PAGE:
So you love gardening. What’s more you love pollinators too. Well, that’s pretty much ‘a match made in heaven’, because gardeners have the capacity to be the pollinator’s best friend.
With more and more of us living in urban areas, and gardening booming, the time is right to make a real impact in our cities, towns and villages as we fight to halt and reverse the worrying decline in Scotland’s pollinators.
Who are you ?
Before we go any further let’s be clear on what a pollinator is. In Scotland our main pollinators are insects. This includes bumblebees, hoverflies, honeybees, solitary bees, moths, butterflies and some beetles. What do they do ? They transfer pollen from flower to flower as they go about their feeding. This fertilises plants and allows them to reproduce and produce those oh so vital seeds and fruit. So let’s hear it for these marvellous ‘mini beasts’, salute the pollinators !
Even in the busiest city the thoughtful gardener has an opportunity to offer both food and shelter for our vital pollinating insects. And this applies whether you have a garden, allotment, window box or balcony. Rest assured making your space pollinator-friendly is good news.
It’s good news for more than just pollinators. Not only is much of the very food we enjoy dependent on pollinators, but the seeds and fruit that many of our favourite garden birds need also relies heavily on the actions of pollinators.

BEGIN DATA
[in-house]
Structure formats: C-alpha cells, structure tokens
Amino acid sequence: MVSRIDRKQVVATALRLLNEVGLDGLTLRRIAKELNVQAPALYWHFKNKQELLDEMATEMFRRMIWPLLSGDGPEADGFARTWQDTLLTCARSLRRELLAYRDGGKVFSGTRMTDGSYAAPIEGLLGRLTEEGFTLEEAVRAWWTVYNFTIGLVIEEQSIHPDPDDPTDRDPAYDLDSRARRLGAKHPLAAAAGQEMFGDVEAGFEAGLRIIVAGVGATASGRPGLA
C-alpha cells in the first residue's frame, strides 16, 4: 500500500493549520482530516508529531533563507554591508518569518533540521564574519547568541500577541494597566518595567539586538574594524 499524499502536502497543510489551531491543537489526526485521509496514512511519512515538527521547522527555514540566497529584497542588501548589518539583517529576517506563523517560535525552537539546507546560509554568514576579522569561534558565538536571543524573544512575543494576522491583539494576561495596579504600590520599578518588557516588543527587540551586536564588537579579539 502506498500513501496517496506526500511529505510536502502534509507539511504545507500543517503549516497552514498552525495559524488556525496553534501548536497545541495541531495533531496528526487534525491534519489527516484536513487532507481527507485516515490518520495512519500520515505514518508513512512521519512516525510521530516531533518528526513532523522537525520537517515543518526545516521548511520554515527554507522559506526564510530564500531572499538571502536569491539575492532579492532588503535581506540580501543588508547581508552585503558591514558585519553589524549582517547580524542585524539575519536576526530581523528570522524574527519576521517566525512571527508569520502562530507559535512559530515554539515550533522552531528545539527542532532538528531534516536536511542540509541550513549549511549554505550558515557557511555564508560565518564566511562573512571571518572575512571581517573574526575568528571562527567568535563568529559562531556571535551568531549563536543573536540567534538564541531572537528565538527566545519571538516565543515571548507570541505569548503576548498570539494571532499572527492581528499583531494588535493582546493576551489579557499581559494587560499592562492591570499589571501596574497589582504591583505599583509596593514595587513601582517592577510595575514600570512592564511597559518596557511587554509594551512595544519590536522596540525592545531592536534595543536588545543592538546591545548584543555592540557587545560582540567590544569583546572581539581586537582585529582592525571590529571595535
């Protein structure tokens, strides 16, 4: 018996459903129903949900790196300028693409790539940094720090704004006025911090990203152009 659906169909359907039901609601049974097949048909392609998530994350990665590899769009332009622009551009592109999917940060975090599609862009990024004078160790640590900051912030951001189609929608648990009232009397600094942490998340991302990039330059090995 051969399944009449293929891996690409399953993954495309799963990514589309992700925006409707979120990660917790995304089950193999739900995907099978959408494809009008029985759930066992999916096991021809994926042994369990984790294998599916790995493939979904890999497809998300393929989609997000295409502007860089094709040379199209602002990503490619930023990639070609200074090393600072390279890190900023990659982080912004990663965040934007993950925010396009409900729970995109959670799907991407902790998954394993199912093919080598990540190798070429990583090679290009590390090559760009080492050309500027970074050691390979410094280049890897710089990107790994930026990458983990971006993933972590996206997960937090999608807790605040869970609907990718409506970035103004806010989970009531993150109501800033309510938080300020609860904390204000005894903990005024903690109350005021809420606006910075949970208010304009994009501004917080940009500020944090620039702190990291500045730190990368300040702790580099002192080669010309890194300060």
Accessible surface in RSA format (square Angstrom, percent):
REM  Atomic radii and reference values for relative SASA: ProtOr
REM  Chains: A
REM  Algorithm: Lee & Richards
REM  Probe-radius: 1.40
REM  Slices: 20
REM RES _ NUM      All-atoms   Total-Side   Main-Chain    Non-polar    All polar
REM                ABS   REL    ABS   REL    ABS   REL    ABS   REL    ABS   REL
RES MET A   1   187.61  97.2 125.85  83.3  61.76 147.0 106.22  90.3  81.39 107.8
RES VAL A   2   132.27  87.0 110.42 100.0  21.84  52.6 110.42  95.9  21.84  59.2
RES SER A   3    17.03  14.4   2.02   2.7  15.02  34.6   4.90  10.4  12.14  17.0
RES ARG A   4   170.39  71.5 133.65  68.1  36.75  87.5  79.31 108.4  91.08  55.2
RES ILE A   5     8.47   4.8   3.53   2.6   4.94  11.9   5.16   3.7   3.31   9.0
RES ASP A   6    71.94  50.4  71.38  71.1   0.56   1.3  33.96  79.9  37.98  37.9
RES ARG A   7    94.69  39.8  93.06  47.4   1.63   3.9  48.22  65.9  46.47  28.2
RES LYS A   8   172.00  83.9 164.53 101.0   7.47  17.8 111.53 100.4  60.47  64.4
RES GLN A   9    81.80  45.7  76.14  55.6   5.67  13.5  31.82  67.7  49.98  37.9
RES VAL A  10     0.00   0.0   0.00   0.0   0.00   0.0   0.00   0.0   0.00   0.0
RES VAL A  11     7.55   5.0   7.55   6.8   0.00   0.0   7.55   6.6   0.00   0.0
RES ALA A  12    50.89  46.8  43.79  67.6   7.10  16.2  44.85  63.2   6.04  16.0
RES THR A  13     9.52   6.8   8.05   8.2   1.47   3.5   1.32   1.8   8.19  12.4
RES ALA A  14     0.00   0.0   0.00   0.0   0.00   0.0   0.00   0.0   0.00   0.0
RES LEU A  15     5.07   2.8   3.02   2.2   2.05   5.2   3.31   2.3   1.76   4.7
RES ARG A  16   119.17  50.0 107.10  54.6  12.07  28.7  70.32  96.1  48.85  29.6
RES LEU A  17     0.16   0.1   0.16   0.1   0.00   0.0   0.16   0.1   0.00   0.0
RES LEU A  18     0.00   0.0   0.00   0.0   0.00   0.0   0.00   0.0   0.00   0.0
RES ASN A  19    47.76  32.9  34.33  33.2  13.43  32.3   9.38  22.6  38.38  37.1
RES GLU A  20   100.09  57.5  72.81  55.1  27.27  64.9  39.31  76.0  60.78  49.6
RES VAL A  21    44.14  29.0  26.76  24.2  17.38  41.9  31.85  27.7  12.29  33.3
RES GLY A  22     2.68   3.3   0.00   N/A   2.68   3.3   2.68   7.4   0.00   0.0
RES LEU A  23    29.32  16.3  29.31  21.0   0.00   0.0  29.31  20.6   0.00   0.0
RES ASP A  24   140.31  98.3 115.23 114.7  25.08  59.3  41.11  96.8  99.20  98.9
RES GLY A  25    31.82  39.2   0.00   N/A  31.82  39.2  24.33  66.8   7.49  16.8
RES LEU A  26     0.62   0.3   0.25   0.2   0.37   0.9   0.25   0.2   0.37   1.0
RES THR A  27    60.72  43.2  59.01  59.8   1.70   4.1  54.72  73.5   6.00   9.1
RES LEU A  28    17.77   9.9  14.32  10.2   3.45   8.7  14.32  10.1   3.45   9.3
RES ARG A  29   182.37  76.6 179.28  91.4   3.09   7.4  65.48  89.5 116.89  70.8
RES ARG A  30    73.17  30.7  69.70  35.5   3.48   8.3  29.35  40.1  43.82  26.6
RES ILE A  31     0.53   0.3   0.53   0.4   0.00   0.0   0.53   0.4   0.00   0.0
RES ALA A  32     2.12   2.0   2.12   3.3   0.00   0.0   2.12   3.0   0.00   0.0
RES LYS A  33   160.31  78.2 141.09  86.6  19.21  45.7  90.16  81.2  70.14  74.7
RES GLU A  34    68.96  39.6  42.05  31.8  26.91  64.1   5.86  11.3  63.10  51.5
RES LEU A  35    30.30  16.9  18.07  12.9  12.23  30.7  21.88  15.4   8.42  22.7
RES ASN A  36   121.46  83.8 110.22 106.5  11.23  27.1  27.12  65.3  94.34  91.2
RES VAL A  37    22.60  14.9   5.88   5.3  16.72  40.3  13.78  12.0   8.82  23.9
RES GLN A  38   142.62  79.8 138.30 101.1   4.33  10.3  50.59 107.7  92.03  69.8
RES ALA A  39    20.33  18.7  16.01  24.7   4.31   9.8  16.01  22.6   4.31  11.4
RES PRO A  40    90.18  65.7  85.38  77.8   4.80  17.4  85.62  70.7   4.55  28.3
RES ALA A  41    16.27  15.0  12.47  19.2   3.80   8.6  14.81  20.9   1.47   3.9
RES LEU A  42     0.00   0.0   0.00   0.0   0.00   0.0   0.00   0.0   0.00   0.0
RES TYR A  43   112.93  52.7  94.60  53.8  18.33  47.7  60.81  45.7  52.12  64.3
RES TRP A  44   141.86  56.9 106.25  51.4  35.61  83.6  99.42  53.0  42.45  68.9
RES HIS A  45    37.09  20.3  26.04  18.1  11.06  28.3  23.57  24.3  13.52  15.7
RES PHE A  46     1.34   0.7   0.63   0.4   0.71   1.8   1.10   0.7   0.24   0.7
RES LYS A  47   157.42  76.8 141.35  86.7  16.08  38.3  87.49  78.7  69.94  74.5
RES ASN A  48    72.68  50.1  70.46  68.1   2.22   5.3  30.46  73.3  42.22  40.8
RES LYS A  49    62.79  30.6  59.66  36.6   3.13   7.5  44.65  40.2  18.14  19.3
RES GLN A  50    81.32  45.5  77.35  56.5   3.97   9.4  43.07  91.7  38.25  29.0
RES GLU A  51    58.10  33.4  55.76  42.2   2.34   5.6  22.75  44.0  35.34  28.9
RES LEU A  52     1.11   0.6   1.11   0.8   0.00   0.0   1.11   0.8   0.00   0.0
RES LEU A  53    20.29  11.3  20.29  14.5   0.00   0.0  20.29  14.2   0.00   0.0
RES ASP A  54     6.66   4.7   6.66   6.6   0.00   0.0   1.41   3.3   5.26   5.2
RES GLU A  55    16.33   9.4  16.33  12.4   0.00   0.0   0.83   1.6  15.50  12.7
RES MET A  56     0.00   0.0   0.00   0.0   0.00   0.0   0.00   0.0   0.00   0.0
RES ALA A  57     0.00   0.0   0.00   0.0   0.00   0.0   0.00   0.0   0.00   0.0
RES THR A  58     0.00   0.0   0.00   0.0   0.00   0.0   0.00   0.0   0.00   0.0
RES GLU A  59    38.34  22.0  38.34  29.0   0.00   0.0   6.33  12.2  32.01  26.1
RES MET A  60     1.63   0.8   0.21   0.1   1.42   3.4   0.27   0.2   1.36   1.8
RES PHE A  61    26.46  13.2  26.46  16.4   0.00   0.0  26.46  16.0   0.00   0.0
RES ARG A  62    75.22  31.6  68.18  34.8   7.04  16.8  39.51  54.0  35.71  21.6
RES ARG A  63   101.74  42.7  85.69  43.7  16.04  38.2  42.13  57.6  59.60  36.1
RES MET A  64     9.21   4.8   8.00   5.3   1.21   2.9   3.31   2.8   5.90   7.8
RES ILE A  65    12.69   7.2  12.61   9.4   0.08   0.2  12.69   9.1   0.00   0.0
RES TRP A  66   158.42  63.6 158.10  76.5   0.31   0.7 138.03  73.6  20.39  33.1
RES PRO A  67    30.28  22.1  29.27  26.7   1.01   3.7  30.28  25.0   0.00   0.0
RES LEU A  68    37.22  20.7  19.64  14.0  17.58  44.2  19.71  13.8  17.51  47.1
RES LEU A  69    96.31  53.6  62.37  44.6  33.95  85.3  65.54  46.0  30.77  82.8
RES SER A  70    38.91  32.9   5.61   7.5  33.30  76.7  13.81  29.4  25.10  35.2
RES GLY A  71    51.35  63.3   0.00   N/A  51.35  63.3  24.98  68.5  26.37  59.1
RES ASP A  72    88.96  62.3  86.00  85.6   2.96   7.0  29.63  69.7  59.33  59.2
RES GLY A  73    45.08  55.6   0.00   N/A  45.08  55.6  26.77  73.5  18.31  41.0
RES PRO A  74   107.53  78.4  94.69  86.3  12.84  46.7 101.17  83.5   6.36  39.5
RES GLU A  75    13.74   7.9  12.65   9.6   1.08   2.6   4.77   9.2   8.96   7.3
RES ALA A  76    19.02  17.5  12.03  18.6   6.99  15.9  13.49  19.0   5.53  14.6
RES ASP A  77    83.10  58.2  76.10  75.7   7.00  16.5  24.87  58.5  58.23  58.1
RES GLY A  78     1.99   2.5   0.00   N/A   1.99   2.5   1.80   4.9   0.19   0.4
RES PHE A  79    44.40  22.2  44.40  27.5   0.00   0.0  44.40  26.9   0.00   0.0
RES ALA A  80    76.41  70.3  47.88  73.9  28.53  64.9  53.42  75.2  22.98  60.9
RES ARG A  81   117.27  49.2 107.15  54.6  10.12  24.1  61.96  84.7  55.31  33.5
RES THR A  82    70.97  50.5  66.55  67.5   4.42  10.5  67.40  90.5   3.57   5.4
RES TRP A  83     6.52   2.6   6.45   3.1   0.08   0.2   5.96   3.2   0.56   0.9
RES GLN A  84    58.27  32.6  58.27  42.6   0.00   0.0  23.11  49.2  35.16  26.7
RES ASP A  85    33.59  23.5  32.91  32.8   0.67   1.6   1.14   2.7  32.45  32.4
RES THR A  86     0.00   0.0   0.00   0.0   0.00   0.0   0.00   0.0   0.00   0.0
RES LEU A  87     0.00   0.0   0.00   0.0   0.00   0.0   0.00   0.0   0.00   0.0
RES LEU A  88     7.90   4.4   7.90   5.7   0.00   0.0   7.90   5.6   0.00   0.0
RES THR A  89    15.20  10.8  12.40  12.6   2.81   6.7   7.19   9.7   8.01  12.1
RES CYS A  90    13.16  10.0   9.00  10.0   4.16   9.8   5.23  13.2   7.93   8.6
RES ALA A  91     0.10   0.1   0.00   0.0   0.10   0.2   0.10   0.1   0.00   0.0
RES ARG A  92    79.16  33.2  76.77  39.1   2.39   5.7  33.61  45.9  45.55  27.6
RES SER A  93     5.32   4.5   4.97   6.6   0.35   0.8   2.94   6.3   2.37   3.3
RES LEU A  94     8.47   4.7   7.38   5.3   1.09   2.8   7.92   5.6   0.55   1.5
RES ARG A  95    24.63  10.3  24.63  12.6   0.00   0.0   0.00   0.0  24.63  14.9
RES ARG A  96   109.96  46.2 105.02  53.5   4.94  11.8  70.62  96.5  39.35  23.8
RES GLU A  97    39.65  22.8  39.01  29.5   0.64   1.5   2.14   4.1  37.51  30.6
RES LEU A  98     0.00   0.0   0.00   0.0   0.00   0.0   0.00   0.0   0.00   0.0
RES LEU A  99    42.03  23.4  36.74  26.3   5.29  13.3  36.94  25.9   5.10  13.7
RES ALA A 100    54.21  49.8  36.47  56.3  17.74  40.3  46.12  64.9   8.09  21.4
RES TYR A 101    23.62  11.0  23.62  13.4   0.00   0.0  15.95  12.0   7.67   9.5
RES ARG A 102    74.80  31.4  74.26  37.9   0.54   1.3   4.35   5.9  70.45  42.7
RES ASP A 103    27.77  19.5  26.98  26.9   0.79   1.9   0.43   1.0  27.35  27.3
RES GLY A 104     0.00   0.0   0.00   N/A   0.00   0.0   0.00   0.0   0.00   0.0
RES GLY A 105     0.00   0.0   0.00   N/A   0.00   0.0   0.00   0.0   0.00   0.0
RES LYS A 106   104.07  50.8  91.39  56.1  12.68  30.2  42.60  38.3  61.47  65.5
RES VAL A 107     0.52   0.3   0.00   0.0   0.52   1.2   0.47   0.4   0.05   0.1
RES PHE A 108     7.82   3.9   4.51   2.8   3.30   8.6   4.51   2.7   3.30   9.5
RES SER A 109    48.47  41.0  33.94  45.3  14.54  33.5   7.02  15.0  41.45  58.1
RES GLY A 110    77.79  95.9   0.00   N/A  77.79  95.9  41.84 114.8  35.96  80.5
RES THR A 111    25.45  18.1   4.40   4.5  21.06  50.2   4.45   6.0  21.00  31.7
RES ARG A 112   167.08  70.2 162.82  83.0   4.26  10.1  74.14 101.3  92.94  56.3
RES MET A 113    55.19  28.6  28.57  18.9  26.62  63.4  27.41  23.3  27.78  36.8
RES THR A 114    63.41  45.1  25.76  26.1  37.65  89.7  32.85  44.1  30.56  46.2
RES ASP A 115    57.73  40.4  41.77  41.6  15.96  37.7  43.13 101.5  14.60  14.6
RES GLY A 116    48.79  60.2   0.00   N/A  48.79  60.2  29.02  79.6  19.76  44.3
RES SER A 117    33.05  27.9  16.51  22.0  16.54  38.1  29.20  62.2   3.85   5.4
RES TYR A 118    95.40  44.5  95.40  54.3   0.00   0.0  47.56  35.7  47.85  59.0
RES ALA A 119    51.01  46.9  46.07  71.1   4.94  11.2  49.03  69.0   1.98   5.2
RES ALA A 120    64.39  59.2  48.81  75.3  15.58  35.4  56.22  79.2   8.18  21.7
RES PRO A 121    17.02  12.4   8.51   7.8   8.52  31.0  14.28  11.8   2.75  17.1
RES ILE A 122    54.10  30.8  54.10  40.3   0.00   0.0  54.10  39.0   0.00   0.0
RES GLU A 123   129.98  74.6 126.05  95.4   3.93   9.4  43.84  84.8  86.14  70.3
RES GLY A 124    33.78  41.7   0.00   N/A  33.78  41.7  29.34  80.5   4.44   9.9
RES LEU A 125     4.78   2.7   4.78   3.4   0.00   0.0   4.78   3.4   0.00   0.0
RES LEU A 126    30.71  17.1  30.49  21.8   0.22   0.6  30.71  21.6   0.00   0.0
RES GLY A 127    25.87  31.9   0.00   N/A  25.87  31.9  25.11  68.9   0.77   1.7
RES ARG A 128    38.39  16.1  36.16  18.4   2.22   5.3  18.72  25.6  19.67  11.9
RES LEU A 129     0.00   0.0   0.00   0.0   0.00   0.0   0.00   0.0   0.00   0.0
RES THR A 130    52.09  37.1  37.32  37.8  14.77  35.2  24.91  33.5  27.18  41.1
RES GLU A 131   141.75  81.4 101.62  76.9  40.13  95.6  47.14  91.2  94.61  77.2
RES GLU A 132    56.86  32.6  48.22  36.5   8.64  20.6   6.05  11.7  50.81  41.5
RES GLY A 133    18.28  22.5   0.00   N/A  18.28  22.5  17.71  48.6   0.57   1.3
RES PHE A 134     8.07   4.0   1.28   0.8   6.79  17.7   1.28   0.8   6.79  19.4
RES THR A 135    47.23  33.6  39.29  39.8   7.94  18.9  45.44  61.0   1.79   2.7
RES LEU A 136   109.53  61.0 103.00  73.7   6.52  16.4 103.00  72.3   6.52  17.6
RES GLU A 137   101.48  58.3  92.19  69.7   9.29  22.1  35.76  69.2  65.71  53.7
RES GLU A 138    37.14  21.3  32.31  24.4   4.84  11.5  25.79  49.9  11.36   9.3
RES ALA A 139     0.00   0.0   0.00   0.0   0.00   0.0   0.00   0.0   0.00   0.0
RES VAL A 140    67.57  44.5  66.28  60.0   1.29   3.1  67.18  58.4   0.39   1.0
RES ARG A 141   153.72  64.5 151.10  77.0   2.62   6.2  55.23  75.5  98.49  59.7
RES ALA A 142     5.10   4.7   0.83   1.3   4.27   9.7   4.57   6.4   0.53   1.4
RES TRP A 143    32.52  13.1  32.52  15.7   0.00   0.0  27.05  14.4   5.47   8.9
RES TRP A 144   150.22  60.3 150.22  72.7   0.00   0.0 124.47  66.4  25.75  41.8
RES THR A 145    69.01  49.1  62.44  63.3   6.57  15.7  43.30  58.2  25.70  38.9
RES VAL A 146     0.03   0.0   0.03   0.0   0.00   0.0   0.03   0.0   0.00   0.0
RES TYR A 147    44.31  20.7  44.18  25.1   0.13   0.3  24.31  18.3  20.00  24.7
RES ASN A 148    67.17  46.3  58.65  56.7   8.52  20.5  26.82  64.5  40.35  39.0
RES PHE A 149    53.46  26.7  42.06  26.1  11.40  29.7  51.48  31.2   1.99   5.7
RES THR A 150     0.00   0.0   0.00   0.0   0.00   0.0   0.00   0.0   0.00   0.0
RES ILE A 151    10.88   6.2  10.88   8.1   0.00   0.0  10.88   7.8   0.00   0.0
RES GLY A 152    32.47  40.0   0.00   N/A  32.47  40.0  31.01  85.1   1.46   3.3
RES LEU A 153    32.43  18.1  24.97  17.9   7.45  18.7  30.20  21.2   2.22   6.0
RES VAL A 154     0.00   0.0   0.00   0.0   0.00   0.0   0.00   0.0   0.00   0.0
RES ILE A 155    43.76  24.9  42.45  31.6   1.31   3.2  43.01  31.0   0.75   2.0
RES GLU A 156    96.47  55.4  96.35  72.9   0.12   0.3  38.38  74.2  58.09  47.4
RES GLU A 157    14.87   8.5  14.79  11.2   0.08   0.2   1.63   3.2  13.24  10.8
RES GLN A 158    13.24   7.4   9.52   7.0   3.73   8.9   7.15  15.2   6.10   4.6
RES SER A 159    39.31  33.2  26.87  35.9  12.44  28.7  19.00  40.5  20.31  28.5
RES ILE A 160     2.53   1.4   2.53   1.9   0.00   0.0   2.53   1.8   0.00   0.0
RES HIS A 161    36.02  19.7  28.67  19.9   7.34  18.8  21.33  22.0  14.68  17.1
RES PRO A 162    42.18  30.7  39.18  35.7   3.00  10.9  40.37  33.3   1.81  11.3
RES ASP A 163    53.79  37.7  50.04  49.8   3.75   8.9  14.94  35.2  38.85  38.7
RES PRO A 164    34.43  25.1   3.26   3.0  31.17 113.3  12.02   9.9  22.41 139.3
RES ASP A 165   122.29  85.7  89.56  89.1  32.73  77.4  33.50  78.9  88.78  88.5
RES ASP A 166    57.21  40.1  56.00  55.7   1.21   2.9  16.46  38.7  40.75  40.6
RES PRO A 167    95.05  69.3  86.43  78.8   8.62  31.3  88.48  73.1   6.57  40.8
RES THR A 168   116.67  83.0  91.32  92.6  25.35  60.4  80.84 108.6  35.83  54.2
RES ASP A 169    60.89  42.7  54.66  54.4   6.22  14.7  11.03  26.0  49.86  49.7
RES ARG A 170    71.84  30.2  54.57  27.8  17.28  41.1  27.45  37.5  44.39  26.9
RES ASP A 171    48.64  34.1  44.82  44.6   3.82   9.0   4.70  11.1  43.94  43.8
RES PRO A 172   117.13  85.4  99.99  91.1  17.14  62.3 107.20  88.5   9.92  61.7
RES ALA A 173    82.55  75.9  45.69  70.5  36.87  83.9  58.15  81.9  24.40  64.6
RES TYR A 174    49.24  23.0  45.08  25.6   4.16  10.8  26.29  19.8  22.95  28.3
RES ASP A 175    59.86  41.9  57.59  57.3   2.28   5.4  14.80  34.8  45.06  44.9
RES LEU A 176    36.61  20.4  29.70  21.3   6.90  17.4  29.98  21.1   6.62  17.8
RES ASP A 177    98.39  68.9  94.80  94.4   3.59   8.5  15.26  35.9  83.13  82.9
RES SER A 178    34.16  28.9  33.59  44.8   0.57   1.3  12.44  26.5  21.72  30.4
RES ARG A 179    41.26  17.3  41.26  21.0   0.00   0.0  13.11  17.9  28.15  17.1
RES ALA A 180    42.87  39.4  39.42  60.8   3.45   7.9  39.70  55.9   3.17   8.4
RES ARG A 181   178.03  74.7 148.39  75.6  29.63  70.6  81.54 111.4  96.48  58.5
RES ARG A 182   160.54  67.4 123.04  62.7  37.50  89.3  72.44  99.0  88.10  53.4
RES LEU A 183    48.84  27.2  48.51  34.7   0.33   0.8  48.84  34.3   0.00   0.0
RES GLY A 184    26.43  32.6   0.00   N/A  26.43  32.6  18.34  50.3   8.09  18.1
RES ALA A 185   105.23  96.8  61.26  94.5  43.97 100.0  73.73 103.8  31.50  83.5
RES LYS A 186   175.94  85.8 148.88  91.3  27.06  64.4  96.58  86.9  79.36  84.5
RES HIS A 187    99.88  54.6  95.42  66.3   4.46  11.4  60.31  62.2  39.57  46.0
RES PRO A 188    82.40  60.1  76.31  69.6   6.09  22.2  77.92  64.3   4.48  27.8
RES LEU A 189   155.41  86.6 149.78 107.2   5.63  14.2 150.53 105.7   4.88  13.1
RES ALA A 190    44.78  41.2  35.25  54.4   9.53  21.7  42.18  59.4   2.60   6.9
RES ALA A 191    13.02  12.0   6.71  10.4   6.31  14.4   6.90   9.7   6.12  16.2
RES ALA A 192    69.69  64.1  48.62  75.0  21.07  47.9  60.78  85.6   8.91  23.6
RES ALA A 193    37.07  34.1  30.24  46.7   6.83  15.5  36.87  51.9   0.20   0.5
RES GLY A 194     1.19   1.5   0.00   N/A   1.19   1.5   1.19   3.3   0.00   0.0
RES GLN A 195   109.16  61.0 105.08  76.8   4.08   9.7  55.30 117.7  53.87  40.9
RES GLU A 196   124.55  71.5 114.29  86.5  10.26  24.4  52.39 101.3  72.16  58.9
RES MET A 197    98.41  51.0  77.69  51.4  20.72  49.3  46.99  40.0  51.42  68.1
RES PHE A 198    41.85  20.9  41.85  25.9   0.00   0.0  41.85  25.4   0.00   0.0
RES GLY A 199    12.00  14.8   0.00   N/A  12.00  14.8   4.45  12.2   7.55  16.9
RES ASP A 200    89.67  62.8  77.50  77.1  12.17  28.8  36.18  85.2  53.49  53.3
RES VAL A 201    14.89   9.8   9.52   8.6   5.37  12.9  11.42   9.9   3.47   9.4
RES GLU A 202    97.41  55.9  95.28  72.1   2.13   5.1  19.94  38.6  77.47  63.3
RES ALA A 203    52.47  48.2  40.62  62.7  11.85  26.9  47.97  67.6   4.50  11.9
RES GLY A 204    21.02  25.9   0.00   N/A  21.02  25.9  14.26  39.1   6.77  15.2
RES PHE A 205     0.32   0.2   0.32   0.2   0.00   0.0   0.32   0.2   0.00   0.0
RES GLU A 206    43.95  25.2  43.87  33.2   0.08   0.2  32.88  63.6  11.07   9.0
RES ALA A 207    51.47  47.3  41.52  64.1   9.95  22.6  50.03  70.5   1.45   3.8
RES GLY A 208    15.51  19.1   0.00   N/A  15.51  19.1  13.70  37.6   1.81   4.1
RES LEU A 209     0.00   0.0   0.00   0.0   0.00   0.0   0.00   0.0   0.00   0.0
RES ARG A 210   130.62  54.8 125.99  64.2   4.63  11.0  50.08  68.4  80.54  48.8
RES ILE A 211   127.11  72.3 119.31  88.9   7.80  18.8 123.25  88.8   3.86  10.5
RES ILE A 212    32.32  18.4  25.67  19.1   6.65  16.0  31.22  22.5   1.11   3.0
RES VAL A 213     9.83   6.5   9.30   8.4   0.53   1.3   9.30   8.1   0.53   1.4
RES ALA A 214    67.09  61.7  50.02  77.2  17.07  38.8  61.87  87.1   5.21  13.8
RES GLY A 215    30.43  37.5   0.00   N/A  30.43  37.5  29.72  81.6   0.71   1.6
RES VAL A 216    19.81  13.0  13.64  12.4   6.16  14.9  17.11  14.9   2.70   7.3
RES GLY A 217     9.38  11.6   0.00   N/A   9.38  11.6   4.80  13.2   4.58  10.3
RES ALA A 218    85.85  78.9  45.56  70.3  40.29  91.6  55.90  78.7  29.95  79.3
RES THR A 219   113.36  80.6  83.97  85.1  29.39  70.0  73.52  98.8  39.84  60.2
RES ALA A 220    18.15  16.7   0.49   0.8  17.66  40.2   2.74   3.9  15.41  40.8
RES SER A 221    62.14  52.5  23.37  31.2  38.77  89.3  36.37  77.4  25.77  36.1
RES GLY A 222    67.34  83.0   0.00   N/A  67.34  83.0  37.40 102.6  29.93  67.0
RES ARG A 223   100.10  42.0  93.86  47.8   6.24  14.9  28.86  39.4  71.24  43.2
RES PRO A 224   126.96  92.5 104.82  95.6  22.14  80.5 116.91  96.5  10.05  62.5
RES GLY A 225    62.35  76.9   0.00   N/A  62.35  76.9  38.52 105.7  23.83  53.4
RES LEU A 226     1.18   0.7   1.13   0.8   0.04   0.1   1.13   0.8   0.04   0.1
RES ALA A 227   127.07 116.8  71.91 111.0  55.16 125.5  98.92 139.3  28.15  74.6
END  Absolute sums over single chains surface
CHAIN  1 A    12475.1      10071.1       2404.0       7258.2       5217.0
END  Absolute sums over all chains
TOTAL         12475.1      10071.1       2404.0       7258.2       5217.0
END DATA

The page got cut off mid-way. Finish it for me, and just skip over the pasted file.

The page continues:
Having convinced you (as if you needed it!) that pollinators are ace, then how do we plan our gardens, our balconies, even our little window boxes, to help them?
The good news is it isn’t tricky, and it needn’t be expensive.
Flowers hold the key. Our pollinators need your flowers. They rely on your flowers and shrubs for nectar and pollen – it’s their only food source.
Our pollinators really need your help. Today we appreciate that bumblebees, hoverflies and honeybees face a range of pressures, from changing land use, pesticides and disease through to climate change and habitat fragmentation. A mosaic of gardens can provide the habitat they crave – their equivalent of a restaurant hot spot.
If enough of us go down this route then single gardens will soon link to become green corridors for pollinators.
Planting a variety of flowers which are rich in pollen and nectar is a good starting point. Why a variety of flowers ? Just as we have favourite foods, so insects too have their favourites. Bear in mind that some pollinators have specialised feeding habits. For example, the length of a particular species of bumblebee’s tongue can determine which flowers it will prefer.
Our short-tongued bumblebees will favour the likes of lavender, knapweed and heather for example. Whereas species with a longer tongue are more likely to be found on foxglove, delphinium and sage.
And it is not just what you plant that counts, it is WHEN you anticipate it flowering that counts too. There is a seasonal consideration when enticing and providing for pollinators in your garden. If you can have flowers throughout the seasons this will help the varied lifecycles of our pollinators.
Bumblebees again illustrate this point well.